It is important to note that it is estimated that poultry imports account for anything between 10% to 20% of South Africa's chicken consumption, and already large fast-food retailers such as Nando's and KFC have rushed to assure consumers that they source all their poultry products locally and so the chicken meals on offer will not be subject to any price increases as a result of the tariffs.
Consumers pay the high price
Wolpert said that, irrespective of the source of the chicken, the price was going to go up, and the consumer was going to pay for it, as local producers who claim to sell some products at cost price will certainly use the opportunity to achieve a profit.
But protected industries in South Africa have a history of birthing cartels, and Davies has warned that the relief shouldn't be viewed as a high-tariff wall behind which producers can engage in anticompetitive behaviour.
Producers have come under scrutiny for injecting too much brine into chicken and “reworking" those that were past their expiration date before selling them.
“We will be very unhappy if we see uncompetitive practices between big and small poultry farmers," Davies said.
Instead, increased productivity and growth would be expected and an early review of the impact of the tariff has been recommended.
Davies said the agriculture department was working on regulations related to brining and said the government was essentially “calling on the industry to clean up its act".
The industry is adamant that this is not a “get out of jail free" card, according to Lovell.
“We [the industry] will have to bring in transformation and growth and those kinds of things. It's not a licence to behave badly or operate inefficiently."
Operating inefficiently is something the local industry has often been accused of by local importers and the Brazilian poultry association, the losers in the new tariff regime.
Critics claim that chicken producers, although experiencing largely flat or lower profits, are being greedy.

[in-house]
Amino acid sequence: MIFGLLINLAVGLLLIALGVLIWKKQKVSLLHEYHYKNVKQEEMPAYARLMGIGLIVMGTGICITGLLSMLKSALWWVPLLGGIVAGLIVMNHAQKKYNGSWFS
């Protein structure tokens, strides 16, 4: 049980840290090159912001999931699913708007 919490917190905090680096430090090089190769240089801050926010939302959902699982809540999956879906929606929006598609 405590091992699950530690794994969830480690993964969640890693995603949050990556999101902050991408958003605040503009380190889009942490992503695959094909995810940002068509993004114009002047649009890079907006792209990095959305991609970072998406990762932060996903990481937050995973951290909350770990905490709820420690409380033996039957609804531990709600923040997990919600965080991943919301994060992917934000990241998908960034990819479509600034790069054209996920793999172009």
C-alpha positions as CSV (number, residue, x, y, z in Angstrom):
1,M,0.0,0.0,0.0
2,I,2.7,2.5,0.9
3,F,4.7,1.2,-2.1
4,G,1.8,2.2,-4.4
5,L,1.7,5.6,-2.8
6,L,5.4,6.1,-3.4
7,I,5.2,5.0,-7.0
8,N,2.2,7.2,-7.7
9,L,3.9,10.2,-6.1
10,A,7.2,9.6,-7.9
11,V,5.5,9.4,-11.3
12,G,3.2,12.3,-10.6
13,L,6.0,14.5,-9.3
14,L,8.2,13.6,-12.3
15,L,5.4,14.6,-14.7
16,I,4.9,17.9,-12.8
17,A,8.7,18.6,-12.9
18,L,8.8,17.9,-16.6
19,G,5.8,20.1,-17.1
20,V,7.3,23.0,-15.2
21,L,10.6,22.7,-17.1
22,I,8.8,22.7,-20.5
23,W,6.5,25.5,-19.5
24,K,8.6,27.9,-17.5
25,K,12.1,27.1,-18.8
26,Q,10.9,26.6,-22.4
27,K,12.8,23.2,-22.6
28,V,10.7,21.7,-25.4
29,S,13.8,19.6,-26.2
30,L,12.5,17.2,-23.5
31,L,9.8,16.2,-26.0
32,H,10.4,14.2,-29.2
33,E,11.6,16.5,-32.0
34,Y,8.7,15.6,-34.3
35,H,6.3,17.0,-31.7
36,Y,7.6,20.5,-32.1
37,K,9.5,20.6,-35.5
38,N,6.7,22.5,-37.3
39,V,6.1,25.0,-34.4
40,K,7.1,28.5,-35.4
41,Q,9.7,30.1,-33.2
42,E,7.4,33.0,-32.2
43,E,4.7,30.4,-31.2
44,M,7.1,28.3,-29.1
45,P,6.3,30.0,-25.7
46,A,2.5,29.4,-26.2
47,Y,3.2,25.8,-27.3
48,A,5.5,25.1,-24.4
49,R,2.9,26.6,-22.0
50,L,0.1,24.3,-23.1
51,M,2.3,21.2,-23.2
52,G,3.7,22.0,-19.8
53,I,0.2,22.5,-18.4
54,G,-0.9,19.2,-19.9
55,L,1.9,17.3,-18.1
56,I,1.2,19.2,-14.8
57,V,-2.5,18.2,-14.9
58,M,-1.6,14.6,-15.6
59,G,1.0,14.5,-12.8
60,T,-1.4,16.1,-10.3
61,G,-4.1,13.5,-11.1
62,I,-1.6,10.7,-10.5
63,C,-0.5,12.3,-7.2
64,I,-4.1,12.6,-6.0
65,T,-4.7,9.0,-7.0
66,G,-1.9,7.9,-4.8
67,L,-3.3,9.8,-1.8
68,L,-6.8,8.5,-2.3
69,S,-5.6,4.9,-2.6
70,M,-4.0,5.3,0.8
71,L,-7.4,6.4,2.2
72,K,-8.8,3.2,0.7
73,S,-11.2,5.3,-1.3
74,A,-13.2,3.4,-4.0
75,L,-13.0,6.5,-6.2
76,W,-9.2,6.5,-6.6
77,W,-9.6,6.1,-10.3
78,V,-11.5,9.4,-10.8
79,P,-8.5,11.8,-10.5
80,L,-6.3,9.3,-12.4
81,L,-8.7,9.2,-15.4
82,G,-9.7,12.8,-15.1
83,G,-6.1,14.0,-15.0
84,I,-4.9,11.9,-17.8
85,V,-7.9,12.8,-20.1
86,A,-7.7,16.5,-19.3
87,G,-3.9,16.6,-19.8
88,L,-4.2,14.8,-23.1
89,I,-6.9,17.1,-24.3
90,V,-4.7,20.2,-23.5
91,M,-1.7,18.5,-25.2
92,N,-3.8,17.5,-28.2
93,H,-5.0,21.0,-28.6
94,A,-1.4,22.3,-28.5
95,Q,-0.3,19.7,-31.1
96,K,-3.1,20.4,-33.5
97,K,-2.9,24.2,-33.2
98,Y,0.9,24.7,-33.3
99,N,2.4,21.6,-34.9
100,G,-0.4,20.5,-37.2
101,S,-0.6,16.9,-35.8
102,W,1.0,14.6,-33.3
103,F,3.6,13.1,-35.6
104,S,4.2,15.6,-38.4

Research in 2009 by the National Agricultural Marketing Council showed that South African broiler farmers were becoming more and more productive.
Producers, however, say the market power is in the hands of the retailers and are concerned it is they who could use the opportunity to increase their already healthy profit margins on such products.
Effect on chicken prices
Prior to the announcement of the new tariffs, Pick n Pay said any increase would have an effect on chicken prices.
Despite the fact that it sources most of its chicken products from the local industry, as in the case of some other retailers, imports make up the balance to satisfy growing consumer demand.
Tracy Ledger, a PhD fellow at the Public Affairs Research Institute, said the wholesale price of food products in South Africa tended to be “quite far removed from the price you or I pay" and there was no direct link between the two.
The impact of the tariff increase, Ledger said, depended on the ability of retailers to push it through.
“South Africa has a very exploitative food system. Retailers make astronomical profits," she said.
“I'm quite sure the retailers will find some way of using the increase in the import tariffs to add to their bottom line."
Ledger said it would be “extremely hypocritical" for the retail sector to point a finger at increases in tariffs when it made money selling food to the poorest of the poor.
Brazil appears to be a major culprit in the dumping of cheap chicken in the country. But the industry claims the tariff increase will not mean much when the European Union (EU), a major importer of chicken legs into South Africa accounting for about 55% of chicken imports, according to Wolpert, remains unaffected because of a treaty, known as the trade development and co-operation agreement, which allows for no duty on these products imported into the country.
Although the trade agreement can't be changed, there are safeguard measures within the treaty, as well as WTO anti-dumping tools, which the industry is considering using to clamp down on the EU.